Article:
Around the world, religion is often linked to conservative attitudes. In fact, religion is famous for being socially ossified – the last bastion of the social and sexual mores of the generation-before-last. And if there’s one thing that conservatives also hate, it’s ambiguity
Generally speaking, conservatives see the world in terms of black and white, with clear demarcations between good and evil. They like to be certain in their judgements. Similar, in fact, to many religious world views.
New research from Christina Sagioglou of the University of Innsbruck and Matthias Forstmann of the University of Cologne suggests that this isn’t simply a case of guilt by association. In fact, giving people reminders of religion actually seems to decrease their tolerance of ambiguity, and increase their desire for certainty and clarity.
They tested this in four separate studies. These showed that priming with religious words increased polarisation of opinions, the liking for ambiguous images and certainty of judgement. And they also showed that simply being near a church makes people intolerant of ambiguity.
In the first three studies, they used a word game to prime their subjects with the idea of religion. They were told they were taking a word comprehension test, in which they had to complete four-word sentences from a jumble of five words. For example, they were given the words “seven to Tim church went”, from which they could make the sentence “Tim went to church”. In the ‘religion’ group, they have five religious and five non-religious sets to unscramble. In the “control” group, all the sets were non-religious.
In the first study, they found that their subjects (64 people recruited using the Mechanical Turk) were more likely to agree with statements like “There is a right way and a wrong way to do almost everything” if first primed with religion.
Take a look at the non-ambiguous and ambiguous drawings in the image above. The ambiguous drawing is one of those that can been seen in two ways – either a young woman facing away, or an old woman facing towards the viewer. The 49 subjects in the second study liked the non-ambiguous drawing the same regardless of priming. But those primed with religion were significantly less appreciative of the ambiguous drawing.
The third study looked at facial expressions. The images you see in the picture are computer generated mixtures of different facial expressions – anger and surprise in the first, disgust and happiness in the second. The 46 subjects were asked what emotions the images were displayed and, critically, how confident they were in their judgement.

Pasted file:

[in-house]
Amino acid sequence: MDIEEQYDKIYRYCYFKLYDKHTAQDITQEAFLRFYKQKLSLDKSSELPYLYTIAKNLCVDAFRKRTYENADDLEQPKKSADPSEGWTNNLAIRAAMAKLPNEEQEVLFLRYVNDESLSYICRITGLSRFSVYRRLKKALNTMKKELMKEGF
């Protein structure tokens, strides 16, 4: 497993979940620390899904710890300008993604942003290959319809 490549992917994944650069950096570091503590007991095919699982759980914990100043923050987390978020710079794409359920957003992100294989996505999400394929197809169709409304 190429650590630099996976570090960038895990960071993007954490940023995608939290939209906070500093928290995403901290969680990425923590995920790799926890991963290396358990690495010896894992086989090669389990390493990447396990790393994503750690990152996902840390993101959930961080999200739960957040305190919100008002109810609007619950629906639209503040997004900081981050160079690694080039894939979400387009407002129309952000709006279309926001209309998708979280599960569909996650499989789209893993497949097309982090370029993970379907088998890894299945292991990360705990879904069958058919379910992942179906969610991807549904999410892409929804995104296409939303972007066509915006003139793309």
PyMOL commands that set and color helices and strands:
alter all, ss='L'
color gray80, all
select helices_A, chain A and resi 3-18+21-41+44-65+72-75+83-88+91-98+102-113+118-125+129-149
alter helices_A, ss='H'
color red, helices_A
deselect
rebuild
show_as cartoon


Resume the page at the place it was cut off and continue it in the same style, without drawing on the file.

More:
You guessed it. The ones who had been primed with religion were more confident in their judgement of what was, in fact, a 50:50 exercise with no right or wrong.
In the last study, they stopped their participants either in a square by a Cathedral in Innsbruck, Austria, or in a civic square in the same city. They then gave them a survey designed to measure their intolerance of ambiguity by assessing their agreement with statements like “I avoid problems that may have more than one solution.”, “I like ambiguous situations.”, and “Nothing gets accomplished in this world unless you stick to some basic rules.”
The religiosity of the participants was the same in both locations. Even so, those questioned in the Cathedral square were significantly less tolerant of ambiguity.
That reminds me of earlier research showing that people interviewed outside a church were significantly more hostile to foreigners. And other research has shown that locating polling booths in a Church can significantly affect voting choices.
Now, the researchers point out that this study was done on Western Christians (in the USA and Germany). So you might not see the same effects with other faiths in other places.
But this study does hint rather strongly that that the link between conservative attitudes and religion is not a one way street.
Sagioglou, C., & Forstmann, M. (2013). Activating Christian religious concepts increases intolerance of ambiguity and judgment certainty Journal of Experimental Social Psychology DOI: 10.1016/j.jesp.2013.05.003